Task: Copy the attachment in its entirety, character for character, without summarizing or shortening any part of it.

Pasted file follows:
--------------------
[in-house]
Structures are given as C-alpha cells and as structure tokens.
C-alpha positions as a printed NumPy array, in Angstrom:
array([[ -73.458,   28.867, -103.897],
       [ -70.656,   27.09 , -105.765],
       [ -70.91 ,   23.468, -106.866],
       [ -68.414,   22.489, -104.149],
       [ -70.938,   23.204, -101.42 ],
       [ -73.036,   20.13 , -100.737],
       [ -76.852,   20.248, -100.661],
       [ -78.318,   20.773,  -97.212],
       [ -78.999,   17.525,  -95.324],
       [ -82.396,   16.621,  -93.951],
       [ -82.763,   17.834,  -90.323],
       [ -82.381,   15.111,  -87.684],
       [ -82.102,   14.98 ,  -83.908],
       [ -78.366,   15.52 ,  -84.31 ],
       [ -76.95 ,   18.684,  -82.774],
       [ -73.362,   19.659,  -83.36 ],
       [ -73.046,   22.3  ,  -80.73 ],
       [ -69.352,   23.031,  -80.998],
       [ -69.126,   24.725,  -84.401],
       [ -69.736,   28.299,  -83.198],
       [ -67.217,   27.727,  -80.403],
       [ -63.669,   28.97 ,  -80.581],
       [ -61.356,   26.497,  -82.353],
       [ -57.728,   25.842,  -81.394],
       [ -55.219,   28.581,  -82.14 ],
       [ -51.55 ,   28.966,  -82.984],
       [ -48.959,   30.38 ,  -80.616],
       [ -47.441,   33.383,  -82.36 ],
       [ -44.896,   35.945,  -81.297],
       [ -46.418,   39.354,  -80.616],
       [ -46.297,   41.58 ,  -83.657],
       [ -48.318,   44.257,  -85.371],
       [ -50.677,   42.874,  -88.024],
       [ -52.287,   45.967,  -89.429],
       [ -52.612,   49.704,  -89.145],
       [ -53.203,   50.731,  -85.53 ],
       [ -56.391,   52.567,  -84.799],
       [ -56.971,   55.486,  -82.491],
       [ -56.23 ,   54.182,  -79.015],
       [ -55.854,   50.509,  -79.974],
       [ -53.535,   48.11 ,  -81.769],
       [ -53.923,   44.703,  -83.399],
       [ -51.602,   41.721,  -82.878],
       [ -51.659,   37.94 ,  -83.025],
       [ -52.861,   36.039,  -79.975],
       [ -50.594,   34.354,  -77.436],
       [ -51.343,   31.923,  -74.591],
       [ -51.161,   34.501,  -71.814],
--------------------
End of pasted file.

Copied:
[in-house]
Structures are given as C-alpha cells and as structure tokens.
C-alpha positions as a printed NumPy array, in Angstrom:
array([[ -73.458,   28.867, -103.897],
       [ -70.656,   27.09 , -105.765],
       [ -70.91 ,   23.468, -106.866],
       [ -68.414,   22.489, -104.149],
       [ -70.938,   23.204, -101.42 ],
       [ -73.036,   20.13 , -100.737],
       [ -76.852,   20.248, -100.661],
       [ -78.318,   20.773,  -97.212],
       [ -78.999,   17.525,  -95.324],
       [ -82.396,   16.621,  -93.951],
       [ -82.763,   17.834,  -90.323],
       [ -82.381,   15.111,  -87.684],
       [ -82.102,   14.98 ,  -83.908],
       [ -78.366,   15.52 ,  -84.31 ],
       [ -76.95 ,   18.684,  -82.774],
       [ -73.362,   19.659,  -83.36 ],
       [ -73.046,   22.3  ,  -80.73 ],
       [ -69.352,   23.031,  -80.998],
       [ -69.126,   24.725,  -84.401],
       [ -69.736,   28.299,  -83.198],
       [ -67.217,   27.727,  -80.403],
       [ -63.669,   28.97 ,  -80.581],
       [ -61.356,   26.497,  -82.353],
       [ -57.728,   25.842,  -81.394],
       [ -55.219,   28.581,  -82.14 ],
       [ -51.55 ,   28.966,  -82.984],
       [ -48.959,   30.38 ,  -80.616],
       [ -47.441,   33.383,  -82.36 ],
       [ -44.896,   35.945,  -81.297],
       [ -46.418,   39.354,  -80.616],
       [ -46.297,   41.58 ,  -83.657],
       [ -48.318,   44.257,  -85.371],
       [ -50.677,   42.874,  -88.024],
       [ -52.287,   45.967,  -89.429],
       [ -52.612,   49.704,  -89.145],
       [ -53.203,   50.731,  -85.53 ],
       [ -56.391,   52.567,  -84.799],
       [ -56.971,   55.486,  -82.491],
       [ -56.23 ,   54.182,  -79.015],
       [ -55.854,   50.509,  -79.974],
       [ -53.535,   48.11 ,  -81.769],
       [ -53.923,   44.703,  -83.399],
       [ -51.602,   41.721,  -82.878],
       [ -51.659,   37.94 ,  -83.025],
       [ -52.861,   36.039,  -79.975],
       [ -50.594,   34.354,  -77.436],
       [ -51.343,   31.923,  -74.591],
       [ -51.161,   34.501,  -71.814],